Local Girl Compensated after Salon Disappointment
Disabled teenagers told they would "scare customers"
A local teenager was one of three disabled girls who won a total of £4,500 (£1,500 each) in compensation for 'scaring off other customers' in a beauty salon in Southall.
The teenager, Amy Fox, 19, was with two other teenagers - Aruna Gill and Jemimah Kumba, both in wheelchairs. The girls were accompanied by two carers when they went to the salon to get their nails painted.
Aruna and Jemimah, who suffers from cerebral palsy and epilepsy, both use wheelchairs and a female employee was said to have told the girls: 'This is my shop. There isn't enough room for the pushchairs.'
The teenagers alleged that the Visage Hair and Beauty salon in Southall, West London, refused to serve them and they brought a claim under goods and services disability discrimination. The salon settled out of court.
Amy went to the shop with the other girls and the carers in August 2006. One carer checked in advance that the teenagers could be accommodated. But when the girls arrived they were confronted by a member of staff 'shooing' them away.
Their solicitor Claire Dawson said the friends were told by a member of staff that they were 'scaring off other customers'.
Miss Dawson added: 'The girls just wanted to be treated like ordinary teenagers, and it is a sad reflection on our society that prejudice got in the way. They were treated in an appalling manner and I hope that by successfully taking action, other disabled people that have suffered discrimination realise they are not alone and the law is there to protect them.'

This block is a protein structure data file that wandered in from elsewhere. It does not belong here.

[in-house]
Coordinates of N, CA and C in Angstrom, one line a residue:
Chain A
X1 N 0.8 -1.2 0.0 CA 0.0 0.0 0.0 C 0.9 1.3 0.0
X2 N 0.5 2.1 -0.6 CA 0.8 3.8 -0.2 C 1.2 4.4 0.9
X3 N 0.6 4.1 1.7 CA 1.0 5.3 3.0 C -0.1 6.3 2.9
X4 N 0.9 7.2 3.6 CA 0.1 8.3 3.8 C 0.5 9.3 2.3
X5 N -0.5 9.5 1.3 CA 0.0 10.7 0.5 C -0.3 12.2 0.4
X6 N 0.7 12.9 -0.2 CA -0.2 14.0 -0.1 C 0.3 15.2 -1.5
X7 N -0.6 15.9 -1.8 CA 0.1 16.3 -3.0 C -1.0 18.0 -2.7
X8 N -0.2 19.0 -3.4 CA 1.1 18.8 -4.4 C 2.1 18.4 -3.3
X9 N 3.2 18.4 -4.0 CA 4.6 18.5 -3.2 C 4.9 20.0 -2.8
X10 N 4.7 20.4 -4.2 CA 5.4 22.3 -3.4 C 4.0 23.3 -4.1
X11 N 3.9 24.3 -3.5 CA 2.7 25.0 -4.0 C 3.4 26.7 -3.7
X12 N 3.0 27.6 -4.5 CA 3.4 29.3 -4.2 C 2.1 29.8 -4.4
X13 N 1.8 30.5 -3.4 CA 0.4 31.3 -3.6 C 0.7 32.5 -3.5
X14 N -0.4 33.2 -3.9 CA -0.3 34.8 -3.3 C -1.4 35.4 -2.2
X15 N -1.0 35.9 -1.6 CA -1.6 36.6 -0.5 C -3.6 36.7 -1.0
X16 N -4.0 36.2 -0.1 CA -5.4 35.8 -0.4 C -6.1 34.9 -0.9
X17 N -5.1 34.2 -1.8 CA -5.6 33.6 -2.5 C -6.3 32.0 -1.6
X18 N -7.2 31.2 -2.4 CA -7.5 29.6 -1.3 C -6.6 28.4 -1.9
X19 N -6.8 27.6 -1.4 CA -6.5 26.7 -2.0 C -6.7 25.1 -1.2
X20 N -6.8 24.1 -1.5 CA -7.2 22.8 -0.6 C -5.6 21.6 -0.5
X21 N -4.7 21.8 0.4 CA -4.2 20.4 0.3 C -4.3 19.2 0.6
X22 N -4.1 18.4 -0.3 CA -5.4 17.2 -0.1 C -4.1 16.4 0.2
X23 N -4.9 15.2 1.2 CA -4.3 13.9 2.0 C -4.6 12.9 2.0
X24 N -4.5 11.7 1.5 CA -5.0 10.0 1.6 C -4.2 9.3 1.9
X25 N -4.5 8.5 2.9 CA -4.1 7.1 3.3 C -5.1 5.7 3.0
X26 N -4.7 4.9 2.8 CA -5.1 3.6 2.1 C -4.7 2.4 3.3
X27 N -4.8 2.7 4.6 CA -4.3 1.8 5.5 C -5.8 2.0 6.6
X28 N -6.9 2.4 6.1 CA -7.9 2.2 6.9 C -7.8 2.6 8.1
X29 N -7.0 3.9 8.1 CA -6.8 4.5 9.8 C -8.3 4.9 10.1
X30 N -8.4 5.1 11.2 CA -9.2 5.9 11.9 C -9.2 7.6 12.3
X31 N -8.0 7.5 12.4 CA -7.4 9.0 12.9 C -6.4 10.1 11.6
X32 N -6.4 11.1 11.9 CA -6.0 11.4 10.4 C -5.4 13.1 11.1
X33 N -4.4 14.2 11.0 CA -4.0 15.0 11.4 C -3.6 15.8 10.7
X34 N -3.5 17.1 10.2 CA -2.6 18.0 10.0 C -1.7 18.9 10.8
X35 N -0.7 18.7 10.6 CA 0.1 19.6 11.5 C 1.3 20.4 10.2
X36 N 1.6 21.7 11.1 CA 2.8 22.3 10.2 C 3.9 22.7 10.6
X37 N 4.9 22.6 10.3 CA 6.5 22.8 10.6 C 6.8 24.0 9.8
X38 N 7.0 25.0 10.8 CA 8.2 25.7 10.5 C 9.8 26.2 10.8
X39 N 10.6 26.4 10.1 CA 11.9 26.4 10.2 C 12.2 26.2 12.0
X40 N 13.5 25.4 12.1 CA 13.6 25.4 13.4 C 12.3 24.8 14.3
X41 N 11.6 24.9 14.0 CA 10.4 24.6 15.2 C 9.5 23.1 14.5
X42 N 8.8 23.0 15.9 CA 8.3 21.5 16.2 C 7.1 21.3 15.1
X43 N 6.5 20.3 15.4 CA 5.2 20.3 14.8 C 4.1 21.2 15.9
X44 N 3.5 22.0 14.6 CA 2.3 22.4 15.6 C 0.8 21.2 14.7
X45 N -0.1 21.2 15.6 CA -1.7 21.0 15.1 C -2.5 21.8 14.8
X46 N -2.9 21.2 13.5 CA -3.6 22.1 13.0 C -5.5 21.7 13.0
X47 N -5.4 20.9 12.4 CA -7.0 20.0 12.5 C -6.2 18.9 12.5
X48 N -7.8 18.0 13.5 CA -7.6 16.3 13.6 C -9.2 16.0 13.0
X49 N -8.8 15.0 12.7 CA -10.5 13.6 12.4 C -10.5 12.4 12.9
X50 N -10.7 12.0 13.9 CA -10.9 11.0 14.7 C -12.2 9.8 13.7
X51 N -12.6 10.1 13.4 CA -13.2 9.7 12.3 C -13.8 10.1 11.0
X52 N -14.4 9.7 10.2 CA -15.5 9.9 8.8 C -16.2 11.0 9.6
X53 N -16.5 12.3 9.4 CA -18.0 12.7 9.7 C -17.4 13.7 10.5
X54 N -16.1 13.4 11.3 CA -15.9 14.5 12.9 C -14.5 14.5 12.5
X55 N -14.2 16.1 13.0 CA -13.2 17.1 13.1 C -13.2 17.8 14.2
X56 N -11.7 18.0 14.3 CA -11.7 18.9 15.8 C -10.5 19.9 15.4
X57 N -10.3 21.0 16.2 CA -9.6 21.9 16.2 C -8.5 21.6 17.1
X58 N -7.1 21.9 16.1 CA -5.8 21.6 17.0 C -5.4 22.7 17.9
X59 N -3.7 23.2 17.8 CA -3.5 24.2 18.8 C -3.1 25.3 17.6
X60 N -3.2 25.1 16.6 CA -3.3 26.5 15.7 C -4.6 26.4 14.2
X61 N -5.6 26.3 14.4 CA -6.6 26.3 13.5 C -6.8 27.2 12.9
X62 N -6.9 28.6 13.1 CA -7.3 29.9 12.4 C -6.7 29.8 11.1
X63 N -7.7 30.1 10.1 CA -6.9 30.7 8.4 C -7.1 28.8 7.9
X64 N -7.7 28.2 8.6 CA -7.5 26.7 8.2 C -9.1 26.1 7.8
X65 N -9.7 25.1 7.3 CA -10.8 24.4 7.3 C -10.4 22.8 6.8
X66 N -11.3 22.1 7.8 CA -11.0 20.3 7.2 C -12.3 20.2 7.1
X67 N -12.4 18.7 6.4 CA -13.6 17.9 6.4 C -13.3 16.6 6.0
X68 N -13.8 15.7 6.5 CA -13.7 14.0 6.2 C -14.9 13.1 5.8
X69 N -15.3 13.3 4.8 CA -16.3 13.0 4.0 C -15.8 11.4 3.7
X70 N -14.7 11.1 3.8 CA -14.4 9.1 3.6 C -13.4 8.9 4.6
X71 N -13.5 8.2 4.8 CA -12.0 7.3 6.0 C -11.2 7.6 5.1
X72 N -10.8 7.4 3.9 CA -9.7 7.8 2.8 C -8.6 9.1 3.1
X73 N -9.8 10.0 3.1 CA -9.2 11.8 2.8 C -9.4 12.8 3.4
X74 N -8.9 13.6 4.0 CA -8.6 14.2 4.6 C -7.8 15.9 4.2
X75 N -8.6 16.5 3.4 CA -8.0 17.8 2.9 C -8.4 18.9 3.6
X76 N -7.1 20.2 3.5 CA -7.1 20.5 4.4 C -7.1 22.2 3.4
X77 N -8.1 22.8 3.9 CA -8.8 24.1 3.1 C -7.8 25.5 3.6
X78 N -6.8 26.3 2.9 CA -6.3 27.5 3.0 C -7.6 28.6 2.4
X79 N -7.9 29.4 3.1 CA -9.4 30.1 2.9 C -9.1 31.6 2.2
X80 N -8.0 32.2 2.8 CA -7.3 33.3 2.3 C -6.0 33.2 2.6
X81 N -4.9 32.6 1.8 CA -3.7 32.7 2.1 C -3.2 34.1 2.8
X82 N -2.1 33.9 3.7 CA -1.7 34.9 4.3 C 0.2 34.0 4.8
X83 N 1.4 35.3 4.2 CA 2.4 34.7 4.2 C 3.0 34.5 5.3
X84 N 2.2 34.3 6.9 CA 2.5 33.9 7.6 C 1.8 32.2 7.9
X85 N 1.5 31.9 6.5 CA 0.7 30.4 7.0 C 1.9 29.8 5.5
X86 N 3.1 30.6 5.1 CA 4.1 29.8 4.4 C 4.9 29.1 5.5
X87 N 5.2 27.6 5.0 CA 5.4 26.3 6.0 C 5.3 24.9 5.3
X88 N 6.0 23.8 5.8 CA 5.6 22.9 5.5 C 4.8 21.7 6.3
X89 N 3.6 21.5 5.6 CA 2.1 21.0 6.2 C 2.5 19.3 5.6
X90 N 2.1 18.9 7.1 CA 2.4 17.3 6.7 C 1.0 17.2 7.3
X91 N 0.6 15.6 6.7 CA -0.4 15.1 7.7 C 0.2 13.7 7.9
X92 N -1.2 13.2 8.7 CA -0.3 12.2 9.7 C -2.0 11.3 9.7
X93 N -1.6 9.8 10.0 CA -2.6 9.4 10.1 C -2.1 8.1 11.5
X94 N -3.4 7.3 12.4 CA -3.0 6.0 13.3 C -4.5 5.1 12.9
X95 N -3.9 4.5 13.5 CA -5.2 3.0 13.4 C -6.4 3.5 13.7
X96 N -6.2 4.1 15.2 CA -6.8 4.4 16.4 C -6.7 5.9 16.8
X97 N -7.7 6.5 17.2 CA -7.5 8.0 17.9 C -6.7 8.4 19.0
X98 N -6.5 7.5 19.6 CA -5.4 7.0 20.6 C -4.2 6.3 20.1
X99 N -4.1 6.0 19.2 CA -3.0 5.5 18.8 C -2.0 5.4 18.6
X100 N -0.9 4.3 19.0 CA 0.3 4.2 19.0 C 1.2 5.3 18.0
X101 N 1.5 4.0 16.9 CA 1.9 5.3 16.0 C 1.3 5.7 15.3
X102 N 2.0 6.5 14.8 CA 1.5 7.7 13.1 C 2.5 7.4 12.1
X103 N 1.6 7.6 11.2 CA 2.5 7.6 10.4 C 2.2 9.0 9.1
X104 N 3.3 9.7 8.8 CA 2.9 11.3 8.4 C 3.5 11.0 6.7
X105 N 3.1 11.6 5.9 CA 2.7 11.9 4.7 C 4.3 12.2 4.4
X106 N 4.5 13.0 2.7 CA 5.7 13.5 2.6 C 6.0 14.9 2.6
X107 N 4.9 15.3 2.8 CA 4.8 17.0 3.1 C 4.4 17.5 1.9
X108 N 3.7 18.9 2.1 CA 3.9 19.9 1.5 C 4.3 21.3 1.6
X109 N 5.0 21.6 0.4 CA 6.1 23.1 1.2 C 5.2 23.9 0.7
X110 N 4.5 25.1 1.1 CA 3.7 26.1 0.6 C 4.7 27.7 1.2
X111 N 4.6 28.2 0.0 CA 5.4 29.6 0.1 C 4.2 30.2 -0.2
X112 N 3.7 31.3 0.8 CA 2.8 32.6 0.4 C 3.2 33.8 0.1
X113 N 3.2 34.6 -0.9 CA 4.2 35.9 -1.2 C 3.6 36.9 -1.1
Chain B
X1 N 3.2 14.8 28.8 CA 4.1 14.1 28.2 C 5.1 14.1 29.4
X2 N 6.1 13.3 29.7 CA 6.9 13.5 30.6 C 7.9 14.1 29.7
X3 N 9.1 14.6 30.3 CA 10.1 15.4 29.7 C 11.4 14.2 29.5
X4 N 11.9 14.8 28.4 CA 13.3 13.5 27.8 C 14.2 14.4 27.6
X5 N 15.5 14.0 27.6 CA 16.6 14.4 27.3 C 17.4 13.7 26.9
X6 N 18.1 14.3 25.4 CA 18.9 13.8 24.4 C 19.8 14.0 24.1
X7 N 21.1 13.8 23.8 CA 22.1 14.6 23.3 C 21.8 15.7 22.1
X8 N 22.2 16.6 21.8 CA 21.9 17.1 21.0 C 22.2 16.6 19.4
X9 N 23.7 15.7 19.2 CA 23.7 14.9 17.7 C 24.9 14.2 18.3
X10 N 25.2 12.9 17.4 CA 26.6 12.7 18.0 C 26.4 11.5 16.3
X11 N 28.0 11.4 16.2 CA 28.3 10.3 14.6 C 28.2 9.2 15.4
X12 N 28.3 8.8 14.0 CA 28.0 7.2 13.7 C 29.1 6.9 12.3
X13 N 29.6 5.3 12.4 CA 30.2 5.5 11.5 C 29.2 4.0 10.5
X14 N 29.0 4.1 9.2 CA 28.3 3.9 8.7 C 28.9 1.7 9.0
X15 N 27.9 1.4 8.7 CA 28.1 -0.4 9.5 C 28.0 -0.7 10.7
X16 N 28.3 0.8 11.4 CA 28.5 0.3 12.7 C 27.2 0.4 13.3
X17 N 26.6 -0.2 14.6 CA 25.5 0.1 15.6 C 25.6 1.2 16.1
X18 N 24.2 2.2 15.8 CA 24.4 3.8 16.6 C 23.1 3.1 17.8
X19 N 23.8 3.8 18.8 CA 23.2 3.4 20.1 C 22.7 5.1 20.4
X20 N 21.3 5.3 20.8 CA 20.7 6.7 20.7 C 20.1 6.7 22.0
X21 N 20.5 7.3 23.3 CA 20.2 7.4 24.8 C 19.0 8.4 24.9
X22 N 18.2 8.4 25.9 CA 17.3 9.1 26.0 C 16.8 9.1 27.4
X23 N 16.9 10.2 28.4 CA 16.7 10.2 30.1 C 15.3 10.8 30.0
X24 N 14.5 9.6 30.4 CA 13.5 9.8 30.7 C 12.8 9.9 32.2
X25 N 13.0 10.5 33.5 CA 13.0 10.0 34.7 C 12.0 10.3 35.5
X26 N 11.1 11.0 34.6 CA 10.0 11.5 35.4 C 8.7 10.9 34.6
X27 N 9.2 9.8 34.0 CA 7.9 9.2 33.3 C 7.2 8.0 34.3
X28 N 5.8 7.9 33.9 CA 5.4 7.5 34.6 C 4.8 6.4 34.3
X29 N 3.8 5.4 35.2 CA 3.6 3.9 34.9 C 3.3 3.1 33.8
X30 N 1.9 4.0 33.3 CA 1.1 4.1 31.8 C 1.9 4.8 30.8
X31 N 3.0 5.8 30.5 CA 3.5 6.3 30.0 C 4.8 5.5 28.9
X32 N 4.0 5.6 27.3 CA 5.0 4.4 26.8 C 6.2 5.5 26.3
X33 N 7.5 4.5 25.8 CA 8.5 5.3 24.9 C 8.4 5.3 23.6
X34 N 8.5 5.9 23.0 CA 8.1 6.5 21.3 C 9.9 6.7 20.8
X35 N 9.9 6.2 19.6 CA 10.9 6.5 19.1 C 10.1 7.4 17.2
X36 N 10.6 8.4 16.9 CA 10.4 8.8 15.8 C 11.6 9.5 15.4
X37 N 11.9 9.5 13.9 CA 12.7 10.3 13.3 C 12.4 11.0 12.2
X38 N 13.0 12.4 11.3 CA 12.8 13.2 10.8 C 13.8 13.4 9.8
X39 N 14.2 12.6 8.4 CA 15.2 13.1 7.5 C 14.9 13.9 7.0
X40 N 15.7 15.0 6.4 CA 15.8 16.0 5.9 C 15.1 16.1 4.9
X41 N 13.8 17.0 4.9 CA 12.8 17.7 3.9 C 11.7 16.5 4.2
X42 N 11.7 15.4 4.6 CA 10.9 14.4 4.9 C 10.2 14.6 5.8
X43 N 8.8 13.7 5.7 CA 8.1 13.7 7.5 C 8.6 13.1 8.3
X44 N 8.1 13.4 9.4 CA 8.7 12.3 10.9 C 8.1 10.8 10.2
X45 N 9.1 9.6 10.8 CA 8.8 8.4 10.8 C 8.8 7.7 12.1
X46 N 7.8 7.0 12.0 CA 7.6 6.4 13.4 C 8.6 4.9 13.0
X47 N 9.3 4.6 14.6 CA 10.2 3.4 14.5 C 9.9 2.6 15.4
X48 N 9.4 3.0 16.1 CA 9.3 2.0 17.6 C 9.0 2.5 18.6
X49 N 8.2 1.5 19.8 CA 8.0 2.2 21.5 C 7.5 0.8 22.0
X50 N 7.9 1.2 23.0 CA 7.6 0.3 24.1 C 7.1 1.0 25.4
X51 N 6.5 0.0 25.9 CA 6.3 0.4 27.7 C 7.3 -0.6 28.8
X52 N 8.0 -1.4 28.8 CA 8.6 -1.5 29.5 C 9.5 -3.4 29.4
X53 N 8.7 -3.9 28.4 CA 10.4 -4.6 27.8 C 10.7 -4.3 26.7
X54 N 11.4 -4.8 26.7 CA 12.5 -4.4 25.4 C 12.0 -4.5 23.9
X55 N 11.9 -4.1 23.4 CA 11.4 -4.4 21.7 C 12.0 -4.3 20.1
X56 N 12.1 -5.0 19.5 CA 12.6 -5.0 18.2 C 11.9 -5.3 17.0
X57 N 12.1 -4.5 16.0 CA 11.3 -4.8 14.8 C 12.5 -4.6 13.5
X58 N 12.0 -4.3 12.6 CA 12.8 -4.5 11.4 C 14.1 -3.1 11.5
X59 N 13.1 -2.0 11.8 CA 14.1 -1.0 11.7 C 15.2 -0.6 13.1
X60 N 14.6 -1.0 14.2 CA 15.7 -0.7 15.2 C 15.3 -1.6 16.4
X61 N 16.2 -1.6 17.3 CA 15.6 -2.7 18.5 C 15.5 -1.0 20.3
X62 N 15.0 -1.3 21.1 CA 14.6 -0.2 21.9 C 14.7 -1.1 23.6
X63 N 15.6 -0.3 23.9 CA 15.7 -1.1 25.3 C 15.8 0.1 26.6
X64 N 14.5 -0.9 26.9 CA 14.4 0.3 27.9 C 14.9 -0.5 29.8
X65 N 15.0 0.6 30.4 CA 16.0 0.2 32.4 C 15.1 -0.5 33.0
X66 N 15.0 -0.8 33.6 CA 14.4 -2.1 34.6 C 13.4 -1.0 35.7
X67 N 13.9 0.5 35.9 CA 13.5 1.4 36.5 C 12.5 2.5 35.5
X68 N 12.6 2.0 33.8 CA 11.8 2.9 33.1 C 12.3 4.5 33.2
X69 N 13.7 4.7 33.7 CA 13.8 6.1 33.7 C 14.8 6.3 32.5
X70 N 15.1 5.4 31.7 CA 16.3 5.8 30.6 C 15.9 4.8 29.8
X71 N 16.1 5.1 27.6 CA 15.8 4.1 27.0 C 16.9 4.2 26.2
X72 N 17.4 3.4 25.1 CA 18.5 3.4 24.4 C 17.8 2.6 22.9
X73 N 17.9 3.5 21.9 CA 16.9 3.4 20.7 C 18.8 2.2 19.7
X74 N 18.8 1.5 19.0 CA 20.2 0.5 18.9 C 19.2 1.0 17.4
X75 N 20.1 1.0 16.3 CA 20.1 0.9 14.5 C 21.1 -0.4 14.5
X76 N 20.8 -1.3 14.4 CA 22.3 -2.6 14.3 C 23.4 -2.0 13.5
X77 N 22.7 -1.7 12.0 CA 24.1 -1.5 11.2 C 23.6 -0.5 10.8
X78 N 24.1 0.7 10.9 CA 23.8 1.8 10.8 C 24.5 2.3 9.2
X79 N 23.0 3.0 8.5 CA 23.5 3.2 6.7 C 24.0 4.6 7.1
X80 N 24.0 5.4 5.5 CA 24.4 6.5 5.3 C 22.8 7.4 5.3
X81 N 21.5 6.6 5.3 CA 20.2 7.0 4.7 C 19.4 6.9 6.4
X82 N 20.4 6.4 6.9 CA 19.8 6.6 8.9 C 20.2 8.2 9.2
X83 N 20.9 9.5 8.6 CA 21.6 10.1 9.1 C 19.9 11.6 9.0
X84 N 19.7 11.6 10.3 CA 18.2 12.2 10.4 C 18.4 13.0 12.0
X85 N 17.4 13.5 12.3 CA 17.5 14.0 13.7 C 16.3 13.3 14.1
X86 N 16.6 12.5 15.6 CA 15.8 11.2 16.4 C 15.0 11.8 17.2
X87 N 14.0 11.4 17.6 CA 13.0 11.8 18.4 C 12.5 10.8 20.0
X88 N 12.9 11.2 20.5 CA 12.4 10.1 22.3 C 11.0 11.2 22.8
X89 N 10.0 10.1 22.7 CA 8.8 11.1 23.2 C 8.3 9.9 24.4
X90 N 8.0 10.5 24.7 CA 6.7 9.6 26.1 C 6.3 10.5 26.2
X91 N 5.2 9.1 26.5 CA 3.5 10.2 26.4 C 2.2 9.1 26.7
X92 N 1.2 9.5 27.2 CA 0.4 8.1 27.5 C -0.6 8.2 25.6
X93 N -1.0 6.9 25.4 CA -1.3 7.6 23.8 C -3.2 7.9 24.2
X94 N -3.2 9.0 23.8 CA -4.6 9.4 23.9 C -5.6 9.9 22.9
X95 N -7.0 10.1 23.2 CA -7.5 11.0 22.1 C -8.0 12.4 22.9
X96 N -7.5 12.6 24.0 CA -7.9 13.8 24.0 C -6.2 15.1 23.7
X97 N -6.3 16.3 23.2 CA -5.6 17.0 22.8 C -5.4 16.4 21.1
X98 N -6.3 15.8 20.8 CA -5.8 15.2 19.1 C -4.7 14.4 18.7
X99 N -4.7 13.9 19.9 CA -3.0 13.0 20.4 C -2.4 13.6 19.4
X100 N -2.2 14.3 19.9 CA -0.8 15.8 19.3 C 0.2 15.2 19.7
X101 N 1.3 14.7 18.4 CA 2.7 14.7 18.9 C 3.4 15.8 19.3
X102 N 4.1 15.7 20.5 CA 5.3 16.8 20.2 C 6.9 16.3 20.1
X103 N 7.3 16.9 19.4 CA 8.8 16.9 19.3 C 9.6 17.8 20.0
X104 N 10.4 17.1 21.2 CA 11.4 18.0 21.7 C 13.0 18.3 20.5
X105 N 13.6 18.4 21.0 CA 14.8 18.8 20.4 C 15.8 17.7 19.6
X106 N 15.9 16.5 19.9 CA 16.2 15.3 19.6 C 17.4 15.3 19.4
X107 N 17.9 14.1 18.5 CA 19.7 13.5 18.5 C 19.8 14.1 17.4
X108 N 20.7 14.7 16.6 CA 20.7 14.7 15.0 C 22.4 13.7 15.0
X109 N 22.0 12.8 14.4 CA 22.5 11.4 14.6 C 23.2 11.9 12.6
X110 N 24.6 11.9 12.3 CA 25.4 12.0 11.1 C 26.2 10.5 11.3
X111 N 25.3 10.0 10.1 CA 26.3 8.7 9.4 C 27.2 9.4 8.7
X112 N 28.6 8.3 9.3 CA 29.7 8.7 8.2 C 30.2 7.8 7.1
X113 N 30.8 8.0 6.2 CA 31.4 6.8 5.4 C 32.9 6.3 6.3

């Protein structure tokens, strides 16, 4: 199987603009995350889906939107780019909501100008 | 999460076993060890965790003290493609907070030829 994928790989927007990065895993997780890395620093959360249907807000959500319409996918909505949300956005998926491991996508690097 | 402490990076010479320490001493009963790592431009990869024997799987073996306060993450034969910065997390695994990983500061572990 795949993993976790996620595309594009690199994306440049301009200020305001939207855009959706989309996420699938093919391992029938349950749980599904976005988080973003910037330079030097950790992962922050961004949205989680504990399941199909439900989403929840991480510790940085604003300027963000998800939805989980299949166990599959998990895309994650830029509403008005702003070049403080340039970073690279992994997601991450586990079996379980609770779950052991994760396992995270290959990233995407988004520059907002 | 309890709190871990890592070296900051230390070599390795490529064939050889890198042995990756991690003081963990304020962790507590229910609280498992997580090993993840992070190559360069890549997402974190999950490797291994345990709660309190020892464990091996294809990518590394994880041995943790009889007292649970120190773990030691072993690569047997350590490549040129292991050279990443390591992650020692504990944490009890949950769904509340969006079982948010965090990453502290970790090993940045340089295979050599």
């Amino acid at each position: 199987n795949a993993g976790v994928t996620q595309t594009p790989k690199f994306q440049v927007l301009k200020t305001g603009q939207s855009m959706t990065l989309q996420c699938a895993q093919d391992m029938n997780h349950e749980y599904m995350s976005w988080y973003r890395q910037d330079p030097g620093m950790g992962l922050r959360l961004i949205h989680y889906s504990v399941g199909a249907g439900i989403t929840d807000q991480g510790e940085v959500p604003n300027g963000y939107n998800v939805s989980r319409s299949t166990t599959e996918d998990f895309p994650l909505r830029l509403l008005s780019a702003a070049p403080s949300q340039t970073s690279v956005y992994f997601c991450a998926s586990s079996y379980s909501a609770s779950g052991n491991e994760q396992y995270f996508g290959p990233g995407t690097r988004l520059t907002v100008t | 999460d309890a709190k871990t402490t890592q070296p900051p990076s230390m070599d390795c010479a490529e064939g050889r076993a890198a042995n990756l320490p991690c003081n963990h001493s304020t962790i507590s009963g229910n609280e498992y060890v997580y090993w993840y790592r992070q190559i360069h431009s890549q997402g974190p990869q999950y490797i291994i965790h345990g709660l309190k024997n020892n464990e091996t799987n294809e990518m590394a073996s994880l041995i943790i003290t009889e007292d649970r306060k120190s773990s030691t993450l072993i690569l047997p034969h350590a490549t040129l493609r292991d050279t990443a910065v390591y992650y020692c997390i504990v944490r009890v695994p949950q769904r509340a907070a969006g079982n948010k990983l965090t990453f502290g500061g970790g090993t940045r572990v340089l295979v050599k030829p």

Amy, who has learning difficulties, told how she and her friends had been asked to leave the salon and said they had been extremely upset by what happened.
'Me and my two friends went in there to get our nails painted. My two friends are in wheelchairs, but I'm not, and they wouldn't serve us.
The 19-year-old said: 'I thought it was very unfair and it was not very nice of them to do that to us. They told us that we couldn't get it done.'
Salon owner Parmail Kaur denied the allegations, but chose to settle the case out of court. She said: 'In 15 years, nothing like this has ever happened. We know how to treat disabled people. We've never had a problem before. It was all a misunderstanding. They were refused the service because we were too busy.'
Ms Kaur said she was not in the salon on the day of the incident. However, she understood the man doing nails who was initially consulted by the carer thought there would only be one customer. When the carer returned to the shop with three girls, she was told to call back to make an appointment.
She added that the man, who rented space in the salon, no longer works there.
Amy, who lives in a residential home where she is helped by carers, said the friends did eventually get their nails painted at another salon nearby.
'When we got asked to leave, we just went somewhere else and got it done there,' she said. The experience has not stopped her going to other beauty salons with her friends.
'It's not put me off things like that at all,' she added. 'I feel much better now we have been given some compensation and people can see what happened wasn't very nice. It was really unfair.'
Richard Parnell, of the disability charity Scope, said: 'This was an appalling and totally unacceptable example of disability discrimination which was severely upsetting for all three young women.
'Disabled people are entitled to the same treatment as everyone else and it is important that those that do suffer this sort of treatment have the courage to speak out. I am delighted that in this case justice has been done.'
July 14, 2008